Finding the second child victim, Deana, was harder, but she was important to the prosecution of this case and could lend further credibility to Samantha’s testimony. At one point we believed Deana to be deceased because we could not obtain any information on her based on her name or any personal data. Finally Sgt. Garza and I traveled to the addresses on the original sheriff’s report to speak to Deana’s former neighbors. They were able to lead us to Deana—she was alive and well living in another city not far from Buda. Sgt. Garza contacted her and mentioned Zamora’s name—Deana knew instantly what the call was about. She is now married, has a family of her own, and is still able to recall Zamora and the kidnapping she endured at 8 years of age. We set up a meeting for Deana and Brian, the prosecutor.
Deana remembered watching Zamora dragging Samantha back into his car, after which Deana ran to Samantha’s house to tell her mother that Samantha had been taken. Deana was very nervous as she told us about that day, but she held it together pretty well during her interview (and while testifying). We believe that this meeting between Deana and Brian may have been the first time she had spoken about the kidnapping since it happened.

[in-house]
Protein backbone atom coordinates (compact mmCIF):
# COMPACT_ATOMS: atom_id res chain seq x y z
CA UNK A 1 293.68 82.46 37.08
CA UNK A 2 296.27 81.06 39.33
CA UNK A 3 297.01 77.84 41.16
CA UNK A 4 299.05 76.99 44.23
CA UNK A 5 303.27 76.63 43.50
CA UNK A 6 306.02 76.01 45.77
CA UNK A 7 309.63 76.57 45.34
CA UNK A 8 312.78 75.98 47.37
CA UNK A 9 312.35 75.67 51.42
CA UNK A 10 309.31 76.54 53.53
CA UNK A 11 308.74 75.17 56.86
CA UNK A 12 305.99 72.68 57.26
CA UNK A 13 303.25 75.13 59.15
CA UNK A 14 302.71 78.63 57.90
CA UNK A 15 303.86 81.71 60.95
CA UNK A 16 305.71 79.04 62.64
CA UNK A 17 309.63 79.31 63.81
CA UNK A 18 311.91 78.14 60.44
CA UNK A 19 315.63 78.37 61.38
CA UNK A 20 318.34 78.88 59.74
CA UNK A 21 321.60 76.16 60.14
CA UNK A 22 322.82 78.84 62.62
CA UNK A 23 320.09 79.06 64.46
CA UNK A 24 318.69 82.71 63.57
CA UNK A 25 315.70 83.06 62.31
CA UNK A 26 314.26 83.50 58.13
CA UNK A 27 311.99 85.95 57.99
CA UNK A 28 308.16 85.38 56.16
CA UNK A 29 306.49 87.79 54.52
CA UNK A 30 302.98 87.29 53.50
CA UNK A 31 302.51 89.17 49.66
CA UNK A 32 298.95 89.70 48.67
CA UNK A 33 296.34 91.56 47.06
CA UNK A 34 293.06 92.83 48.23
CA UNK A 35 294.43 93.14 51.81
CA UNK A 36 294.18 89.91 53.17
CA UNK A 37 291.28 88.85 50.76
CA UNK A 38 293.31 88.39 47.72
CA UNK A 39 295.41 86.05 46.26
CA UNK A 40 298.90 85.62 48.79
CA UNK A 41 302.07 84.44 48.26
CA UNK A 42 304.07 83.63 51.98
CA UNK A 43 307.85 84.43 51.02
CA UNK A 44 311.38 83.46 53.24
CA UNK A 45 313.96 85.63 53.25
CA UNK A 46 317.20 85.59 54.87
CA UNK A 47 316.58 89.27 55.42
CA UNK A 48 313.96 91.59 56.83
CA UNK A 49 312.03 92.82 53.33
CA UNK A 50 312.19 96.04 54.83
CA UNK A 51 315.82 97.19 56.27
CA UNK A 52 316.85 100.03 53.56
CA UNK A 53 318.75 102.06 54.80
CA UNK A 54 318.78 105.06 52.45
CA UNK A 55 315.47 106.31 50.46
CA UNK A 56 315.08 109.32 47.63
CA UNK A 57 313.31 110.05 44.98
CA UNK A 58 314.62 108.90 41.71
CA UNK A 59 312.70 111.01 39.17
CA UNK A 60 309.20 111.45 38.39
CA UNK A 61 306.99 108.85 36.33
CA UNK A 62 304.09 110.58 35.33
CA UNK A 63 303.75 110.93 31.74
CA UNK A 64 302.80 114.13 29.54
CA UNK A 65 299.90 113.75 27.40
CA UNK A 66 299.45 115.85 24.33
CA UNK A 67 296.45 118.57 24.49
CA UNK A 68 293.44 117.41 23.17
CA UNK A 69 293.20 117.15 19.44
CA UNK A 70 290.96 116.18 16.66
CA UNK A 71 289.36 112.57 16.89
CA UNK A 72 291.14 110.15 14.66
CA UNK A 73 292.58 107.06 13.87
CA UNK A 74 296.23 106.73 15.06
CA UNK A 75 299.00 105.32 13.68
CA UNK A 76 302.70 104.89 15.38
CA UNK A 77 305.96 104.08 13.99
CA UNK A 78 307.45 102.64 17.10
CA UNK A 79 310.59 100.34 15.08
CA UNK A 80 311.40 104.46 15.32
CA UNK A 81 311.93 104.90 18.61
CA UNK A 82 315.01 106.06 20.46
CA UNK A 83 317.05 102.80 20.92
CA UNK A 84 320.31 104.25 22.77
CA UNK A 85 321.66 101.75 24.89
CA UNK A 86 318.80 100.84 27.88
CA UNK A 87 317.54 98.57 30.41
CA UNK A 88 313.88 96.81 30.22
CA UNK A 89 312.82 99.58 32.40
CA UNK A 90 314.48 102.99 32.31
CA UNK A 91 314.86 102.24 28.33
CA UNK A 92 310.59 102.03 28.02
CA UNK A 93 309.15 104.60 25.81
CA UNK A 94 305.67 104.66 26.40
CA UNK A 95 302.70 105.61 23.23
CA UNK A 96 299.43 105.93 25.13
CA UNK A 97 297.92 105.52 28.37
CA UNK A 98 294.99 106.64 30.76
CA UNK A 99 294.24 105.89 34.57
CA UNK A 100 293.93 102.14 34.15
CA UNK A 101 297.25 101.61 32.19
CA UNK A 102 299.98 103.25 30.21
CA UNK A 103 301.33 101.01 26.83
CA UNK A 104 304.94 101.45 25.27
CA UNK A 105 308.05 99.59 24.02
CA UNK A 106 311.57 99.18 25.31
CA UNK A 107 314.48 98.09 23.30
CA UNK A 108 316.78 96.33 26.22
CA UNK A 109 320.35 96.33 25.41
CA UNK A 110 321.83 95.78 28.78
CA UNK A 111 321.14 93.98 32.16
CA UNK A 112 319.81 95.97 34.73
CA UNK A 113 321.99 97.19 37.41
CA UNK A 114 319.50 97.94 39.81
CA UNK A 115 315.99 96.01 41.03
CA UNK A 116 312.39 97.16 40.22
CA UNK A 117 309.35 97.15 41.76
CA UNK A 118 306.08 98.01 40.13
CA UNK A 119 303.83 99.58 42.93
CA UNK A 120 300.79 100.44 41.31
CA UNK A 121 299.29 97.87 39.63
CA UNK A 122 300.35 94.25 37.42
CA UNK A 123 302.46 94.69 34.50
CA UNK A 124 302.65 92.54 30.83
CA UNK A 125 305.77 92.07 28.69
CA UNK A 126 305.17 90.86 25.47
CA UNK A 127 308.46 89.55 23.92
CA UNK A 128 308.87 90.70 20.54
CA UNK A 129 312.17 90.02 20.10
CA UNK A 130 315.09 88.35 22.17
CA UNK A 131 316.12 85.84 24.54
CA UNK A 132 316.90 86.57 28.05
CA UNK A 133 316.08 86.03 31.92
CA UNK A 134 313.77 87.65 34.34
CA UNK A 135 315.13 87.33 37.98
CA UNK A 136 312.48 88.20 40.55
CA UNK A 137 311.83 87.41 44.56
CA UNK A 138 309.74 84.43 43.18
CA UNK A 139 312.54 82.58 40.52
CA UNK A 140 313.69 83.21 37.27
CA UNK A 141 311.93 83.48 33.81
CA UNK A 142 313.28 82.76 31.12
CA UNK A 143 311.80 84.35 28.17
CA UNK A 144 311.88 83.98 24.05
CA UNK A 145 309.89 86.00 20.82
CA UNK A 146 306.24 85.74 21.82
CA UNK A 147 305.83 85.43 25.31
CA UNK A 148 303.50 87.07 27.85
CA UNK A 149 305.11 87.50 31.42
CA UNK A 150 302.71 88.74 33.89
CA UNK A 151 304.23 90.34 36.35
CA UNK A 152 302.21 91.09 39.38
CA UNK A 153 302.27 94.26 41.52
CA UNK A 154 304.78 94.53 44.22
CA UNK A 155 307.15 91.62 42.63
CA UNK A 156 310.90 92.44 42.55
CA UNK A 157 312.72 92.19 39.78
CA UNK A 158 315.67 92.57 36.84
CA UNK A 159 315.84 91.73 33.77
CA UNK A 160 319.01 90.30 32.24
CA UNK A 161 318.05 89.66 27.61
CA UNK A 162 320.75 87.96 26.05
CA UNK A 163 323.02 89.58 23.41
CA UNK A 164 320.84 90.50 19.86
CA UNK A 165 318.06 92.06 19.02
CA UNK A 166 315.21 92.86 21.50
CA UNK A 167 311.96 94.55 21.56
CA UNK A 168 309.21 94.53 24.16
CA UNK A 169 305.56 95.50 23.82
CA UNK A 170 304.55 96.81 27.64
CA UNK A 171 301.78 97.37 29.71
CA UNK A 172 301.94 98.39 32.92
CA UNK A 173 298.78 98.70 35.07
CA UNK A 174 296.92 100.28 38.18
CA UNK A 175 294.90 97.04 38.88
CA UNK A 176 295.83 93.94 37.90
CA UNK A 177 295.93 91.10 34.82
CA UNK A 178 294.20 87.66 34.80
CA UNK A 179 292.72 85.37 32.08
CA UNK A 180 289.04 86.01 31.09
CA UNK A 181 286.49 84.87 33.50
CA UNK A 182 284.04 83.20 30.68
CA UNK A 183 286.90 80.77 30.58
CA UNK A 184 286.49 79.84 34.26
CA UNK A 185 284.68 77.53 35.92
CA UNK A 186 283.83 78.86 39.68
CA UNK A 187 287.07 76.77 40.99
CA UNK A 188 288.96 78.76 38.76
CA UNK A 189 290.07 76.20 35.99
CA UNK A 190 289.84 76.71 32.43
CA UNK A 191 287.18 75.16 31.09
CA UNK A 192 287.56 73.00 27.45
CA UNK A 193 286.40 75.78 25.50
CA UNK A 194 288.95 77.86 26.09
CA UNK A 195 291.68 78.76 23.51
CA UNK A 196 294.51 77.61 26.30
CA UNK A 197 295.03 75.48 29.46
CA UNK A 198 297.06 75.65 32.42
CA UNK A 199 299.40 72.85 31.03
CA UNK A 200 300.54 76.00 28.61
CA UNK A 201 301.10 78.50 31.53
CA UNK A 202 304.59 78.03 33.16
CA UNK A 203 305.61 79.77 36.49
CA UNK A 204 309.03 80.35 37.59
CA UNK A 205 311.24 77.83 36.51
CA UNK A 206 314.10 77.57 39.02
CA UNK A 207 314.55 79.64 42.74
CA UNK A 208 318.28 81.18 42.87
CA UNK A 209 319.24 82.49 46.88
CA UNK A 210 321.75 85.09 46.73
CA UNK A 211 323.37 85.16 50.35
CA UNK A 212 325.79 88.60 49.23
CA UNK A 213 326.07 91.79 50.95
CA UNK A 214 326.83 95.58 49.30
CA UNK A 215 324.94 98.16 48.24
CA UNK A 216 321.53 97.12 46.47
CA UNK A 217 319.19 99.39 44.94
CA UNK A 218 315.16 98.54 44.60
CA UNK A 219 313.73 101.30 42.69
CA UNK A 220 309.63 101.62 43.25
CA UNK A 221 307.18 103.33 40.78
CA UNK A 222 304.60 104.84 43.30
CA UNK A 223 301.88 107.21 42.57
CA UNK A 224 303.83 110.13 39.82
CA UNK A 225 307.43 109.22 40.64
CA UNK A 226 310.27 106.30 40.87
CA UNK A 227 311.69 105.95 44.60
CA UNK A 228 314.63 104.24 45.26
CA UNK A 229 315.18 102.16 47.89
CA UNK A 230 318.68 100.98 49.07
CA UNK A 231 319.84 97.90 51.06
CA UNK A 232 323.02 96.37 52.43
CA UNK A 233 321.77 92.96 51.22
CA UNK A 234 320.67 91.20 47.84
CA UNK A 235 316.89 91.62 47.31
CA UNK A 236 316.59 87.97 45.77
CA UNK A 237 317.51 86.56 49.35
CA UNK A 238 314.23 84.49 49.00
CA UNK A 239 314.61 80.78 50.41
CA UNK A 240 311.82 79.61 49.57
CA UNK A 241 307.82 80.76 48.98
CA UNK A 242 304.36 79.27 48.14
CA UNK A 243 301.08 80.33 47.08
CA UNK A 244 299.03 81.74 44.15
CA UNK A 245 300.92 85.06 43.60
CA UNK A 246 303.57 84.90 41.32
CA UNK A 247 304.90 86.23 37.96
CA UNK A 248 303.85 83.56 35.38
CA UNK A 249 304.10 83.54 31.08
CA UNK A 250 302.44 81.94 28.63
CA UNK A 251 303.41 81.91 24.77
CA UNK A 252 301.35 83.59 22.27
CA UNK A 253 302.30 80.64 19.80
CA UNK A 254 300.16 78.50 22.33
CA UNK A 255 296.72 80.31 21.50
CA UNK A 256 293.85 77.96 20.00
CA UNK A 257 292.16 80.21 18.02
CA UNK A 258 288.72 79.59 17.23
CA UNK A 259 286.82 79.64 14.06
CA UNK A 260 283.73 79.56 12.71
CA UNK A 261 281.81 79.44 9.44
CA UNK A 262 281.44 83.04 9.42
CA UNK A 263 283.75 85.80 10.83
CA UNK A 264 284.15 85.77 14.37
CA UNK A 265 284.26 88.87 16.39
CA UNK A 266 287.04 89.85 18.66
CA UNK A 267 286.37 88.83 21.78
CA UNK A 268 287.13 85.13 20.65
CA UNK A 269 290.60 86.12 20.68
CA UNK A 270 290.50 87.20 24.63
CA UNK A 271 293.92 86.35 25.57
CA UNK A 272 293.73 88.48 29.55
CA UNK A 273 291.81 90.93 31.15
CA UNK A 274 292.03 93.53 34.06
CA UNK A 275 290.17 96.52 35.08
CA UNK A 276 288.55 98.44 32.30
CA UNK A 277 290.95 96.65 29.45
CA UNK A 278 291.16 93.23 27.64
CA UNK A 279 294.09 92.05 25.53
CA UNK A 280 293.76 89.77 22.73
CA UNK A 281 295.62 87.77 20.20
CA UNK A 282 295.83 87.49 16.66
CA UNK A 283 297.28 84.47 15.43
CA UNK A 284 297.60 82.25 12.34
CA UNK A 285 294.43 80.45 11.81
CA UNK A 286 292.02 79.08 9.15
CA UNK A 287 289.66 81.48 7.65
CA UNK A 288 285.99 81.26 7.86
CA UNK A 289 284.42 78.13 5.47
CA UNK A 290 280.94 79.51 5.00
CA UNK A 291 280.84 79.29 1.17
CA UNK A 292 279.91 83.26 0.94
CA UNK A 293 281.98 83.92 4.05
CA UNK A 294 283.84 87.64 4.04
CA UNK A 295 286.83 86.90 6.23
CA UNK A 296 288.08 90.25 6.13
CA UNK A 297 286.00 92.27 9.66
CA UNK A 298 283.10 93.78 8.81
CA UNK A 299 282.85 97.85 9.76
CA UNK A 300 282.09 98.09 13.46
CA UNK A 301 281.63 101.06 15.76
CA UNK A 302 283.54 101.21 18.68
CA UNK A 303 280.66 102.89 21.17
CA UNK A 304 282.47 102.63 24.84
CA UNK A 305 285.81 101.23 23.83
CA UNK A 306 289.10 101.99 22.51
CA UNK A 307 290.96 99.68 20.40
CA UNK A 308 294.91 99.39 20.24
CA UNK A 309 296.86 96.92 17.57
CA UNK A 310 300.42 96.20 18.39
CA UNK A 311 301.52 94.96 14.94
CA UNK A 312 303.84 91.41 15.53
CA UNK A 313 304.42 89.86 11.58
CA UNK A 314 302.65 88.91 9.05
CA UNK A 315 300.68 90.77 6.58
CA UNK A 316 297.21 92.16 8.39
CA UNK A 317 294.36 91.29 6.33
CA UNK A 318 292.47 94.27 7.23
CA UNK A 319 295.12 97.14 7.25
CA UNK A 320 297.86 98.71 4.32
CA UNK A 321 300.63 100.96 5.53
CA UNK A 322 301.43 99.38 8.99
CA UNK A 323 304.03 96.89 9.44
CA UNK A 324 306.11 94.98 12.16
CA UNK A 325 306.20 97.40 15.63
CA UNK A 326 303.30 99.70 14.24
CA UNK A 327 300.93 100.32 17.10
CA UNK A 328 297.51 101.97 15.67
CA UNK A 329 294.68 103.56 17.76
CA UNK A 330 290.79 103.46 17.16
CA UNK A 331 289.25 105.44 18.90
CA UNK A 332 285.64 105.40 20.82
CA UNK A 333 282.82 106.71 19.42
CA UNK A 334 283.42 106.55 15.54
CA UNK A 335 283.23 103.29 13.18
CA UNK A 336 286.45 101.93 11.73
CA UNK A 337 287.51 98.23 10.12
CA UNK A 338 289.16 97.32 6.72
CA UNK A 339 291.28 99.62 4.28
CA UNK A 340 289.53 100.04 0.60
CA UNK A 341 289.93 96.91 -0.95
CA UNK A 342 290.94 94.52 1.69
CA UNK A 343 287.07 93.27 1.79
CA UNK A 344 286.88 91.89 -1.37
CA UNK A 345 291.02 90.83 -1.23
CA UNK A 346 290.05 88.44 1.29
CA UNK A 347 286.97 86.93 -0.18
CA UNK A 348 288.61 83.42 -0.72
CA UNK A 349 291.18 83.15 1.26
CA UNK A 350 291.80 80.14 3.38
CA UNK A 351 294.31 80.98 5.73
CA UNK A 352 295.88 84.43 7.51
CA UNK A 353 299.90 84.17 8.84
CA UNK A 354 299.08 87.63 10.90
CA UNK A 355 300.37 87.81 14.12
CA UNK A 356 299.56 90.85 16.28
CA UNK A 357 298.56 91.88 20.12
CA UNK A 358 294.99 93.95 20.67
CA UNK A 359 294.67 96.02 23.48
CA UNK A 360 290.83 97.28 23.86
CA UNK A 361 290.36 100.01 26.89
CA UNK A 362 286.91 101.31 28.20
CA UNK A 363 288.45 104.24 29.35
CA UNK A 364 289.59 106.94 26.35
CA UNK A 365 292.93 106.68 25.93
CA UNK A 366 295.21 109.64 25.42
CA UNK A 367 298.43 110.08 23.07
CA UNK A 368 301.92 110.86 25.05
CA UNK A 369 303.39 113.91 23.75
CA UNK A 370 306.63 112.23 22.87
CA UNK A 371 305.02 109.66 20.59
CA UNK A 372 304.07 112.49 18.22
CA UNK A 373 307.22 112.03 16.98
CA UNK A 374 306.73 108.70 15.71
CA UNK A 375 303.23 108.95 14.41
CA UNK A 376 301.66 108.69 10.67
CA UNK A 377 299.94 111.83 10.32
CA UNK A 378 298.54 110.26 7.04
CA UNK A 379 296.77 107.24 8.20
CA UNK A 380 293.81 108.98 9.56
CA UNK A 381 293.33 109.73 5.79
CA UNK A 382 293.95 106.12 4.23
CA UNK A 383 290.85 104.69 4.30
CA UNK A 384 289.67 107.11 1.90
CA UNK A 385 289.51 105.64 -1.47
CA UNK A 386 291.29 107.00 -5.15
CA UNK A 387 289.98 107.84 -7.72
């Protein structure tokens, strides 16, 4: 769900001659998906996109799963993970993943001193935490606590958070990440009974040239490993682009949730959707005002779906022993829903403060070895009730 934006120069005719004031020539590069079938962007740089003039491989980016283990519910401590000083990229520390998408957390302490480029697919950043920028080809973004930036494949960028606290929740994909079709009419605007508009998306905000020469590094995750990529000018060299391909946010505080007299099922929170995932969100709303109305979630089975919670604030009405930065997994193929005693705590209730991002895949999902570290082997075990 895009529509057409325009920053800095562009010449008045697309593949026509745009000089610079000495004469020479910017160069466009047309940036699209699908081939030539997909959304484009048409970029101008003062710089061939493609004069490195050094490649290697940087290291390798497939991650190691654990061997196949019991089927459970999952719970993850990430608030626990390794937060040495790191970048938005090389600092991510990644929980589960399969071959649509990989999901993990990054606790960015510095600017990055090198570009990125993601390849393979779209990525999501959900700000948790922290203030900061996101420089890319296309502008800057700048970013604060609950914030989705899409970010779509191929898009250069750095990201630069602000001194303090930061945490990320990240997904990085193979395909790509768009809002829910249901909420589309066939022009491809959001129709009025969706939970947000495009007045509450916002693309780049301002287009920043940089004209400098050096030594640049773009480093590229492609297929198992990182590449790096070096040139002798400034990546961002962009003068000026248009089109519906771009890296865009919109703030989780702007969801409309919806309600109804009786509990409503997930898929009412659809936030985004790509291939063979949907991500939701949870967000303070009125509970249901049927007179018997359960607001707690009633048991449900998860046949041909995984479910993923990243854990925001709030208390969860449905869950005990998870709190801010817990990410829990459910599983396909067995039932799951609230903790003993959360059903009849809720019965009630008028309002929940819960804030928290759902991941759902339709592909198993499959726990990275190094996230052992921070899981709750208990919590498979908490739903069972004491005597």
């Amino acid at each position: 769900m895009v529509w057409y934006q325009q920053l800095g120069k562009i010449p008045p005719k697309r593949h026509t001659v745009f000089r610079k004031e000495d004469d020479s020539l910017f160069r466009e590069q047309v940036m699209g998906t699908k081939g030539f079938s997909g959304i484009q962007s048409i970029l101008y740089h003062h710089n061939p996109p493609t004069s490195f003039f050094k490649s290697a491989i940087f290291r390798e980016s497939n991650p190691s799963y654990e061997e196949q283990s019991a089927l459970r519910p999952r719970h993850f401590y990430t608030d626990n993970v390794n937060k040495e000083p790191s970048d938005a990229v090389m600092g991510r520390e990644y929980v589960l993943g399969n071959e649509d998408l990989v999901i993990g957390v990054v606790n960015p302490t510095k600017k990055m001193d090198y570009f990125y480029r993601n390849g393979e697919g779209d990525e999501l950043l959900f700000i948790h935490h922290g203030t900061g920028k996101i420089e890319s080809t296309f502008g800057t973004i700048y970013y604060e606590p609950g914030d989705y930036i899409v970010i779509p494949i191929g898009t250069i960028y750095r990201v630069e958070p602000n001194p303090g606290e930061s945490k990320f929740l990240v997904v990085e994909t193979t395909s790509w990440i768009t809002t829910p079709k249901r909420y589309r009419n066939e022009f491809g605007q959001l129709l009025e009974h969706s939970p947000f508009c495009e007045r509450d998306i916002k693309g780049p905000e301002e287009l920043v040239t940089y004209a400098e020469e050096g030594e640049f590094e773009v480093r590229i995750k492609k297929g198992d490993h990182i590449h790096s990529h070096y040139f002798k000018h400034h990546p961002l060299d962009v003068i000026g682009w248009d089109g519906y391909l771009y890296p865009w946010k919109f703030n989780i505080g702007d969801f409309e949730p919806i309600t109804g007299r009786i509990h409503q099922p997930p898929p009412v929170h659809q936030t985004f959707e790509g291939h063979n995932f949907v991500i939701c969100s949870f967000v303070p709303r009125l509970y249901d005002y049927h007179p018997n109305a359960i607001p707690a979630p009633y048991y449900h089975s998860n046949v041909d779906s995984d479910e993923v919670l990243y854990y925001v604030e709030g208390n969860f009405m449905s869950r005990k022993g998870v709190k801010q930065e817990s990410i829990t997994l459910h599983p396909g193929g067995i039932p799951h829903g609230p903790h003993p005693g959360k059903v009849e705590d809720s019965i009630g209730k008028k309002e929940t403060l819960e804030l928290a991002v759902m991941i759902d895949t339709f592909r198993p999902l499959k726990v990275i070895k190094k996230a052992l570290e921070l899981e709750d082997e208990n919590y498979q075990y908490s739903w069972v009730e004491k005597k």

When the trial was underway and it was Samantha’s turn to testify, she was detailed, direct, and precise. As she recalled more graphic molestation details, she became highly emotional and the immense fear she must have endured as that small, scared child in Zamora’s vehicle that day was obvious for everyone to see.
Before the trial began I explained the Victim Impact Statement (VIS) and encouraged both women to take the time to fill one out, as it serves as an aid to help us understand in depth just how this crime affected their childhoods and later adult lives. Samantha ultimately gave an allocution in which she expressed her long-standing fears of Zamora over these years, along with the joy she now felt in knowing he was no longer out there to get her. Deana was made aware that she could give an allocution, but her schedule did not permit her to stay any longer than simply to testify.
A lasting impression
Being in social services for over 20 years and in different jobs throughout my career, I have dealt with victims of all ages, from infants to the elderly. These two girls (now women) really made an impression. To endure such terrible events and still grow into loving parents and spouses is a joyous miracle. As I got to know the victims more, I suggested to both, as we often do, that counseling would be beneficial. We have found counseling to be a major help with apprehension and any fear crime victims may have about testifying and the aftermath of a criminal trial that so often accompanies victims—many of them still deal with relationship and familial anxieties. Both victims were given counseling contact numbers and a Crime Victim Compensation (CVC) application to help with the cost of a private therapist if they so choose.
This case taught me and my fellow VACs that it is never too late to establish a relationship with a victim, no matter how much time has gone by.
1 Not their real names.